Rest assured that even if your Denver movers seem like the rough and tough type that wouldn’t be into flowers, they have still probably been to the Denver Botanic Gardens at least once. In fact, they likely have a few times because you absolutely have to go every season! Unlike other gardens that are only exciting to enjoy spring and summer, Denver Botanic Gardens offers four seasons of unbelievable beauty.
Just because Old Man Winter has made himself at home does not mean that the gardens are hibernating. The plants may not be as colorful as those that are coming next season, but they are equally as magical. The early flowering cherry, native to Japan is a popular favorite. Also, the Viburnum farreri will produce white fragrant flowers that are brushed with pink whenever the temperatures get a bit above freezing. If you check out the Rock Alpine Garden you will find a cyclamen species from Southern Turkey. So, visit during the cold months and see a few rare specimens you wouldn’t otherwise get the chance to enjoy.
Can you think of a more beautiful setting to practice yoga than surrounded by blooming flowers? Sunrise Vinyasa yoga is the best way to start your day!
Of course, if you are not into yoga, you can just come enjoy a blanket of color over the earth. A few favorite plants to look for include Devil’s Claws, Catmint, Oriental poppy, and alliums.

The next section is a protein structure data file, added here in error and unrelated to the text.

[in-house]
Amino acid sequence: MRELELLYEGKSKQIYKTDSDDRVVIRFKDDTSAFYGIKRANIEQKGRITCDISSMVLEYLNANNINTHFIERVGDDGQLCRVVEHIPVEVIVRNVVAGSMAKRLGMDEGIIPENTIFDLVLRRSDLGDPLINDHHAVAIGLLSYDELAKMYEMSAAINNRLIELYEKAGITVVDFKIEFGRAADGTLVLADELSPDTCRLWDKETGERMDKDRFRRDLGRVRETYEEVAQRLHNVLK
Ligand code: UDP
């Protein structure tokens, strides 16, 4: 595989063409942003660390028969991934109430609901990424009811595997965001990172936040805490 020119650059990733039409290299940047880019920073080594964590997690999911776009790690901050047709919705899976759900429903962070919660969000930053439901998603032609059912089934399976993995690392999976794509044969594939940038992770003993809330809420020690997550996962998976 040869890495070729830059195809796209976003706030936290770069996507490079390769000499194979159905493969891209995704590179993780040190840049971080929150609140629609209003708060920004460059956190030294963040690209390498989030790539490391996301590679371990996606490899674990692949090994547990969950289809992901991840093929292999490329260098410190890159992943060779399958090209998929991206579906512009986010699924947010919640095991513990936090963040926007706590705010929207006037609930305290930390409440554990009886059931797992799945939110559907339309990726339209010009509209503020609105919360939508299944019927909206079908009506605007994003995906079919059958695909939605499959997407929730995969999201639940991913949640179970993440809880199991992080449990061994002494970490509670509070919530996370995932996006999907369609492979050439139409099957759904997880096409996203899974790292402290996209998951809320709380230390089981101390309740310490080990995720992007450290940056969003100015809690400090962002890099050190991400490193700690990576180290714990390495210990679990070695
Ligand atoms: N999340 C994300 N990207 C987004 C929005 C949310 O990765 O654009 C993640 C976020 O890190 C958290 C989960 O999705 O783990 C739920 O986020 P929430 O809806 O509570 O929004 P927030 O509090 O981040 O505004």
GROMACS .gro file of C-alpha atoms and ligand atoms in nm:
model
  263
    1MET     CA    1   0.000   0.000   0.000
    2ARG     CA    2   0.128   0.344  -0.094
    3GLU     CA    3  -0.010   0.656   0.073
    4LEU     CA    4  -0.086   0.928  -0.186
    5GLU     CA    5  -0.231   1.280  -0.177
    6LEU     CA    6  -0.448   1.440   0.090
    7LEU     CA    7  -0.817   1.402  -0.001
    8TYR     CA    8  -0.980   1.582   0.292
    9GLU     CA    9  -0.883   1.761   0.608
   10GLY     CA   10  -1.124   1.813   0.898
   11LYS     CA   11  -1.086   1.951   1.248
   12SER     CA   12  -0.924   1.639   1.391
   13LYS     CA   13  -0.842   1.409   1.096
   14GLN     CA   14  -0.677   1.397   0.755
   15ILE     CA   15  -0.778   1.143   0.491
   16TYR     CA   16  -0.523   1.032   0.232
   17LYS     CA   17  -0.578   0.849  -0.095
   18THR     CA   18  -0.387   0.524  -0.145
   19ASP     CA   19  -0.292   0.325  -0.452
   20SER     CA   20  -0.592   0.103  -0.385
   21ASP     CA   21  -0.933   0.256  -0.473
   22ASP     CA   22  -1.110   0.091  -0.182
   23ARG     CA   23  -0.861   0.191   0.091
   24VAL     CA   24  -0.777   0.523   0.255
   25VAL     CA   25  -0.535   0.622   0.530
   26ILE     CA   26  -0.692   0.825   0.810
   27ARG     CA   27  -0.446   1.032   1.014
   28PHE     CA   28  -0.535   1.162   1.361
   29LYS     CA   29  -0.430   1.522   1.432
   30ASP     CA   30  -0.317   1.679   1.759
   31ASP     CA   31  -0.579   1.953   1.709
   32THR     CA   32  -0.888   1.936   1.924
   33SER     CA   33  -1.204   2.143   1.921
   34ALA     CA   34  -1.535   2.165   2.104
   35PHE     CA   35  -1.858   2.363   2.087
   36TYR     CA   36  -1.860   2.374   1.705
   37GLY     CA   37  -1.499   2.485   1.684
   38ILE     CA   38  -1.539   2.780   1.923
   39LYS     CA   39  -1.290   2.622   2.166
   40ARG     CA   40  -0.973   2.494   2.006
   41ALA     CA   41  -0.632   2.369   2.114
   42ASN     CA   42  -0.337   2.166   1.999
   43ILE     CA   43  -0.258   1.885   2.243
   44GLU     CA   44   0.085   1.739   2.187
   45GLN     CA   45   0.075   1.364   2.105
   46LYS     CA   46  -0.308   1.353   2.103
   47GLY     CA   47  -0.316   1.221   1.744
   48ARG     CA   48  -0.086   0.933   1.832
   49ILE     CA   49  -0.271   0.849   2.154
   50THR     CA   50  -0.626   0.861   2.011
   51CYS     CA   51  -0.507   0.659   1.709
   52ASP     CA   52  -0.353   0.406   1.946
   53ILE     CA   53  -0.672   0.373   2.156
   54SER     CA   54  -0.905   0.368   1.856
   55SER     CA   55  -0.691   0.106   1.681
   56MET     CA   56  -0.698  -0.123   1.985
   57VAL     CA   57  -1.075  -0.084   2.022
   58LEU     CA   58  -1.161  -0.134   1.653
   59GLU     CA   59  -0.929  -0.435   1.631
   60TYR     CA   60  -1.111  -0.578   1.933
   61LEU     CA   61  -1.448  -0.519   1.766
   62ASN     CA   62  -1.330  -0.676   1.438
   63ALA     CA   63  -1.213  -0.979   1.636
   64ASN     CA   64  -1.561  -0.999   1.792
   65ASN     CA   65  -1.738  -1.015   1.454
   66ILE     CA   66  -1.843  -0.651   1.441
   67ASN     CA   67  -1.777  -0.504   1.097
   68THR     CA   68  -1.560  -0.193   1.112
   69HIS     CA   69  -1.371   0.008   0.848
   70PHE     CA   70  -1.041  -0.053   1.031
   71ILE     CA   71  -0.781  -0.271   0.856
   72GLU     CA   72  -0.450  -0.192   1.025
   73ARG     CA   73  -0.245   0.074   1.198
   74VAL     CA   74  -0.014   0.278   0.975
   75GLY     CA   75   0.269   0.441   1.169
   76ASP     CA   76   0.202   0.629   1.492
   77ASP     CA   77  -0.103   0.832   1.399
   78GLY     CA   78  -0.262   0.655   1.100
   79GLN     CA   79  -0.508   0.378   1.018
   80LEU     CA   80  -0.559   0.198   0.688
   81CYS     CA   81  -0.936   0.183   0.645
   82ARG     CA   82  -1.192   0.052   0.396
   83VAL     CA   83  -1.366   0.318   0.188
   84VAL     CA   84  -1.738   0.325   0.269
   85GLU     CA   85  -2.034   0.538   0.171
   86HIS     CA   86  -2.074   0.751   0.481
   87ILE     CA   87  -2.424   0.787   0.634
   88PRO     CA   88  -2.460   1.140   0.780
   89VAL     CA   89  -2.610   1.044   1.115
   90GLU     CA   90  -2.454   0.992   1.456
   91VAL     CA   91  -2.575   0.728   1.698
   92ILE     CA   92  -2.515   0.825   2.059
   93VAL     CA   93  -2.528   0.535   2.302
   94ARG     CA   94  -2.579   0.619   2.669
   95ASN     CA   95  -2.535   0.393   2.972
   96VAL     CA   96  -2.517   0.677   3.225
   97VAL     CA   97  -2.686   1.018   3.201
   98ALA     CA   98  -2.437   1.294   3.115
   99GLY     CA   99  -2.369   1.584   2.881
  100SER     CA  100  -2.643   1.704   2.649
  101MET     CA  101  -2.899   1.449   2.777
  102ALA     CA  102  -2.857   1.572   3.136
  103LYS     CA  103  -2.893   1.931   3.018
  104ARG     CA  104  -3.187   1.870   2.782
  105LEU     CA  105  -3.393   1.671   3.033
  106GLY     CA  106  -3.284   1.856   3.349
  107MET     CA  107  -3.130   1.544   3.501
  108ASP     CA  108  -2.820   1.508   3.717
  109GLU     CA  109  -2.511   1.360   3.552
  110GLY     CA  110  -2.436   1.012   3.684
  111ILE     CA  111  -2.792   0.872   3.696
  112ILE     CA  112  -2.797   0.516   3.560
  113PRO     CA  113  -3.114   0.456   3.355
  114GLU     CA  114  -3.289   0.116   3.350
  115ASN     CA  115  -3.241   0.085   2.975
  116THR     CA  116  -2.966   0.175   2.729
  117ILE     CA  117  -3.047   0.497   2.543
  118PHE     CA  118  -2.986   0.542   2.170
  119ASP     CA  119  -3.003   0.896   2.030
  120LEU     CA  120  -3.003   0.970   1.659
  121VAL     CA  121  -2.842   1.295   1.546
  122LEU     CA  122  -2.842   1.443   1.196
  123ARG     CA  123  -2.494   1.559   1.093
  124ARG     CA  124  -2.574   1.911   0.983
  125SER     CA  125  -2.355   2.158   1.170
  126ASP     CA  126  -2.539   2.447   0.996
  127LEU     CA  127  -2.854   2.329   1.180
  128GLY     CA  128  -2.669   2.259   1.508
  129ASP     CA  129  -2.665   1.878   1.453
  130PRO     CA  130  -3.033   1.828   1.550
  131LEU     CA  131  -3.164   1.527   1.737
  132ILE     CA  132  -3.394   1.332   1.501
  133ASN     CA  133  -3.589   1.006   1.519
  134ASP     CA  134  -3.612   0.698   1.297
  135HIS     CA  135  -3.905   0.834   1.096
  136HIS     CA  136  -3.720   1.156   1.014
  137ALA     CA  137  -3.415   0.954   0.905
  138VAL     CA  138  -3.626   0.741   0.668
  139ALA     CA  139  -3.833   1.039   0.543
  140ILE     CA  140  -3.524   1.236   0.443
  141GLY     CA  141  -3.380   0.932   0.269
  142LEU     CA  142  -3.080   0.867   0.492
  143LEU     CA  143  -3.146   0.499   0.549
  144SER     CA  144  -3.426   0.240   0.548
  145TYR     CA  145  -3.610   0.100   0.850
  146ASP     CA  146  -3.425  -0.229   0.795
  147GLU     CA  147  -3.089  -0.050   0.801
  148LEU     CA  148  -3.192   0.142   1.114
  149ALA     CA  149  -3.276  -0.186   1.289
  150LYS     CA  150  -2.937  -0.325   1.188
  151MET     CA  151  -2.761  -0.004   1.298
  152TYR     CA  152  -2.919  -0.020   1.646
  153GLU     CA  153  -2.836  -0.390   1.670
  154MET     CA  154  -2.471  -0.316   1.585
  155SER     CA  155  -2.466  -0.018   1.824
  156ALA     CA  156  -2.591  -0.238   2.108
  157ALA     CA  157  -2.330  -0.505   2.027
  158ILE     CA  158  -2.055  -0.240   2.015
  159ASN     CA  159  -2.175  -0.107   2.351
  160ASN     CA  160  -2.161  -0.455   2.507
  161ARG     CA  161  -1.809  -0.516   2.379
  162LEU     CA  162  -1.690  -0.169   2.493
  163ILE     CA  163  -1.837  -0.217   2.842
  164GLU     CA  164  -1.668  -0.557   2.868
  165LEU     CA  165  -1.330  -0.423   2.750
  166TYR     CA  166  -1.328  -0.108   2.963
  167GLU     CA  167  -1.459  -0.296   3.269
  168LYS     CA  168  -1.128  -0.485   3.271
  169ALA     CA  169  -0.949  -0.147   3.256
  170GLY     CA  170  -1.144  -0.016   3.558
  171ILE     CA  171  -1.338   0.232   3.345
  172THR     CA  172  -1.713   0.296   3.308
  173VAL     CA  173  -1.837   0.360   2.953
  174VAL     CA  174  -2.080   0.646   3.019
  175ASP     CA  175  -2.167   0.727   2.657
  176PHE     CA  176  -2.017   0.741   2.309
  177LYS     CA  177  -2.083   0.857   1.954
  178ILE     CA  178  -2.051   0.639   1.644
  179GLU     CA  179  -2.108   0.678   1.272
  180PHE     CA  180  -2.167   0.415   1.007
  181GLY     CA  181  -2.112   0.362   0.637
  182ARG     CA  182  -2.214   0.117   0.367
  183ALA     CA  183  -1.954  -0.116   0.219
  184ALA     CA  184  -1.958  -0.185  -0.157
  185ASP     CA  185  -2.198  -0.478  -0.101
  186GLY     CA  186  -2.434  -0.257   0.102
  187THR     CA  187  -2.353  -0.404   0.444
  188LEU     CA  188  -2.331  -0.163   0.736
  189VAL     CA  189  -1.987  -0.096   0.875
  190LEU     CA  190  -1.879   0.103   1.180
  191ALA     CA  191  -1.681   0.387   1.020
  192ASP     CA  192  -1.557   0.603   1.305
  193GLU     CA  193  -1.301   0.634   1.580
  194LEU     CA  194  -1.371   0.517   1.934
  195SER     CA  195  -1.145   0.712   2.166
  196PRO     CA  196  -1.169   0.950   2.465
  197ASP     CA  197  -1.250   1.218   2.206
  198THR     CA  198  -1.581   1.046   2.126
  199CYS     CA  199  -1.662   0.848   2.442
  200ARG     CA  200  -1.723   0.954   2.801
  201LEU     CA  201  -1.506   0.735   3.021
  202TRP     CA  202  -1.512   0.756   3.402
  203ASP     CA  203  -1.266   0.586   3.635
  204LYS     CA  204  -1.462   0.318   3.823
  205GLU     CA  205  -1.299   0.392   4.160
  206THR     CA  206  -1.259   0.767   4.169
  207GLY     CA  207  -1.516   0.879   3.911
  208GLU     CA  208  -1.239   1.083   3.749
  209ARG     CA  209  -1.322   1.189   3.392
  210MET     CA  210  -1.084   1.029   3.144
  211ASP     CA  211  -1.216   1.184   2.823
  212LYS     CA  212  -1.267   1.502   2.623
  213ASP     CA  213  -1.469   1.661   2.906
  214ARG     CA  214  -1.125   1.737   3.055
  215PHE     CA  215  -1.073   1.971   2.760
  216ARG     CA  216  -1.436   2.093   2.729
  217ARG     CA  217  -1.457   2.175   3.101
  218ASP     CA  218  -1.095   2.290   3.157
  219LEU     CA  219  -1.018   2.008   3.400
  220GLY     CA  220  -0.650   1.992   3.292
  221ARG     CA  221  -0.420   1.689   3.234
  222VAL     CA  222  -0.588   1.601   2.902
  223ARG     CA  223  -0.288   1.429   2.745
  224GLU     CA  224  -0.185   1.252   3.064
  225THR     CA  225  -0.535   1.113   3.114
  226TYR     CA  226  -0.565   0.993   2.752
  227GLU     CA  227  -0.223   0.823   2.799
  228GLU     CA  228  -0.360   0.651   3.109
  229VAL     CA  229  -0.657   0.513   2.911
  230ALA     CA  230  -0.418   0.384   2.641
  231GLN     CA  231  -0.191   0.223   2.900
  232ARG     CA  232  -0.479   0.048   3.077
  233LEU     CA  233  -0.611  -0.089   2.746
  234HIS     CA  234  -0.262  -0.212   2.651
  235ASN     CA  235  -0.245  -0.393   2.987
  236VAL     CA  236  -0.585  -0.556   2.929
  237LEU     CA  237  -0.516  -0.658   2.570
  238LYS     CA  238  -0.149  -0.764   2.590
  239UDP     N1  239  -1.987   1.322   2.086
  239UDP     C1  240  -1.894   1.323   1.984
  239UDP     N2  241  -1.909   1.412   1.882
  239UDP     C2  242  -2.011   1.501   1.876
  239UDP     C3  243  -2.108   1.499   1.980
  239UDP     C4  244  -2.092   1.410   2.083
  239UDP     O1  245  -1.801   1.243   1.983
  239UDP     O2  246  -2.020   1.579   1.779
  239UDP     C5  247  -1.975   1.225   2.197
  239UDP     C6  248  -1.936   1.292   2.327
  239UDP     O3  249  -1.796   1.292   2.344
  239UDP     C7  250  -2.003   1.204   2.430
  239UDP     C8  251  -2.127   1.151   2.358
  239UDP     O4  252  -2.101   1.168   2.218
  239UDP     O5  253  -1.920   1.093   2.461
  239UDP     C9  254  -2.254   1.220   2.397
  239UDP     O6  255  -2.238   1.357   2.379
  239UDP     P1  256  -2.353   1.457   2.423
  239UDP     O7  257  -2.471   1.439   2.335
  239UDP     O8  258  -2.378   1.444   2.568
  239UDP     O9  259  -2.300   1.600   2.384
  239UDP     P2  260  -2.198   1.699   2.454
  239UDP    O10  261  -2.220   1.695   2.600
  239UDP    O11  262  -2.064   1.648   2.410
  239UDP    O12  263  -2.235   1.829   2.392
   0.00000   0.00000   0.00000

You will often find concerts at the gardens in the summer. For example, this past summer of 2012 welcomes the B52s and Squeeze for a few shows. In addition to all the fascinating plants, you would expect to find, keep your eyes open for various types of milkweed throughout the garden to welcome bees, butterflies, and birds; the three great pollinators.
When late August arrives, you will start seeing sunflowers, black-eyed Susans, asters and plenty of reds to attract hummingbirds.
Walking tours are popular this time of year, but you are always welcome to explore on your own. Keep your eyes open for Fall asters, Dotted Evening primrose, and Kniphofia caulescens, an ornamental monocot from South Africa that makes the rock garden look as though it is in flames from a distance.
Mordecai Children’s Garden
One of the highlights here is the Mordecai Children’s Garden. This natural environment is constantly changing so children always have something new and exciting to explore every time they visit. They have the opportunity to learn unique plant characteristics in the Rooftop Alpine Garden and discover how animals and plants live in harmony on the Marmot Mountain. They can also hunt for bugs and even observe aquatic life living in the Pipsqueak Pond!
Denver Botanic Gardens always has something educational going on, such as certified courses, hands-on workshops, professional development seminars, public lectures and children and family programs. If you are new to the area, then getting involved with some of these programs may help you meet others with similar interests. Just ask your Denver movers to point you in the right direction.